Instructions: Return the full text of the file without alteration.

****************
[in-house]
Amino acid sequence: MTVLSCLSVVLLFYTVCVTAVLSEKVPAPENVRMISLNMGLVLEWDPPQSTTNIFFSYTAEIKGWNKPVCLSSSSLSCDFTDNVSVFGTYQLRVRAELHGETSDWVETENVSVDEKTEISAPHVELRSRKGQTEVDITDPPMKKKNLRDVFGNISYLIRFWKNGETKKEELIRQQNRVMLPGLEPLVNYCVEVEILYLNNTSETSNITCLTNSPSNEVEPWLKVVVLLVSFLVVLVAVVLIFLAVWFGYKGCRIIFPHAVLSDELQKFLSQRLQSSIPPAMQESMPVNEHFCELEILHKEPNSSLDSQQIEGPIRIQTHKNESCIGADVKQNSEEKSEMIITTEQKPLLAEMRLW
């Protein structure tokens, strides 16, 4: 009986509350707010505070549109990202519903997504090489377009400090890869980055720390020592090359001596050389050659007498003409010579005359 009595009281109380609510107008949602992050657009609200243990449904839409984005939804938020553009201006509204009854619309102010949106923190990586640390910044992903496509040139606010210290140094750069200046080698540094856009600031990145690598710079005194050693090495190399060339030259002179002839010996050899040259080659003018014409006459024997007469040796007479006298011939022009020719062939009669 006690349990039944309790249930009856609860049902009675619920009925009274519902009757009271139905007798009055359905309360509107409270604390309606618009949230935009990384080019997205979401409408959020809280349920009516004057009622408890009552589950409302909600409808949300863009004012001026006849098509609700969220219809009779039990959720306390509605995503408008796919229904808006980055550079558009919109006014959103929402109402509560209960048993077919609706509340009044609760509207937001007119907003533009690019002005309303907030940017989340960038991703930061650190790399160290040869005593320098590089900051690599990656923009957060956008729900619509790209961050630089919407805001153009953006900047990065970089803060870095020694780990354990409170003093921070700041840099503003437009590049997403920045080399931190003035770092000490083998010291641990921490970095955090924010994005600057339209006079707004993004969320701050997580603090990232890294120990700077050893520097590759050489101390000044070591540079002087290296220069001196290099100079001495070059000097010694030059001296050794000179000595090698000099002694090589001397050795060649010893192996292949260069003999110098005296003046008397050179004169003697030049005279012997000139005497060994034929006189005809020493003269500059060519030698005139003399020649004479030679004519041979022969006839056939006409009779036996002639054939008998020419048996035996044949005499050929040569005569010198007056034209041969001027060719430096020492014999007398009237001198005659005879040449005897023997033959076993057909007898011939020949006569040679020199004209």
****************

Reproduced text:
[in-house]
Amino acid sequence: MTVLSCLSVVLLFYTVCVTAVLSEKVPAPENVRMISLNMGLVLEWDPPQSTTNIFFSYTAEIKGWNKPVCLSSSSLSCDFTDNVSVFGTYQLRVRAELHGETSDWVETENVSVDEKTEISAPHVELRSRKGQTEVDITDPPMKKKNLRDVFGNISYLIRFWKNGETKKEELIRQQNRVMLPGLEPLVNYCVEVEILYLNNTSETSNITCLTNSPSNEVEPWLKVVVLLVSFLVVLVAVVLIFLAVWFGYKGCRIIFPHAVLSDELQKFLSQRLQSSIPPAMQESMPVNEHFCELEILHKEPNSSLDSQQIEGPIRIQTHKNESCIGADVKQNSEEKSEMIITTEQKPLLAEMRLW
């Protein structure tokens, strides 16, 4: 009986509350707010505070549109990202519903997504090489377009400090890869980055720390020592090359001596050389050659007498003409010579005359 009595009281109380609510107008949602992050657009609200243990449904839409984005939804938020553009201006509204009854619309102010949106923190990586640390910044992903496509040139606010210290140094750069200046080698540094856009600031990145690598710079005194050693090495190399060339030259002179002839010996050899040259080659003018014409006459024997007469040796007479006298011939022009020719062939009669 006690349990039944309790249930009856609860049902009675619920009925009274519902009757009271139905007798009055359905309360509107409270604390309606618009949230935009990384080019997205979401409408959020809280349920009516004057009622408890009552589950409302909600409808949300863009004012001026006849098509609700969220219809009779039990959720306390509605995503408008796919229904808006980055550079558009919109006014959103929402109402509560209960048993077919609706509340009044609760509207937001007119907003533009690019002005309303907030940017989340960038991703930061650190790399160290040869005593320098590089900051690599990656923009957060956008729900619509790209961050630089919407805001153009953006900047990065970089803060870095020694780990354990409170003093921070700041840099503003437009590049997403920045080399931190003035770092000490083998010291641990921490970095955090924010994005600057339209006079707004993004969320701050997580603090990232890294120990700077050893520097590759050489101390000044070591540079002087290296220069001196290099100079001495070059000097010694030059001296050794000179000595090698000099002694090589001397050795060649010893192996292949260069003999110098005296003046008397050179004169003697030049005279012997000139005497060994034929006189005809020493003269500059060519030698005139003399020649004479030679004519041979022969006839056939006409009779036996002639054939008998020419048996035996044949005499050929040569005569010198007056034209041969001027060719430096020492014999007398009237001198005659005879040449005897023997033959076993057909007898011939020949006569040679020199004209």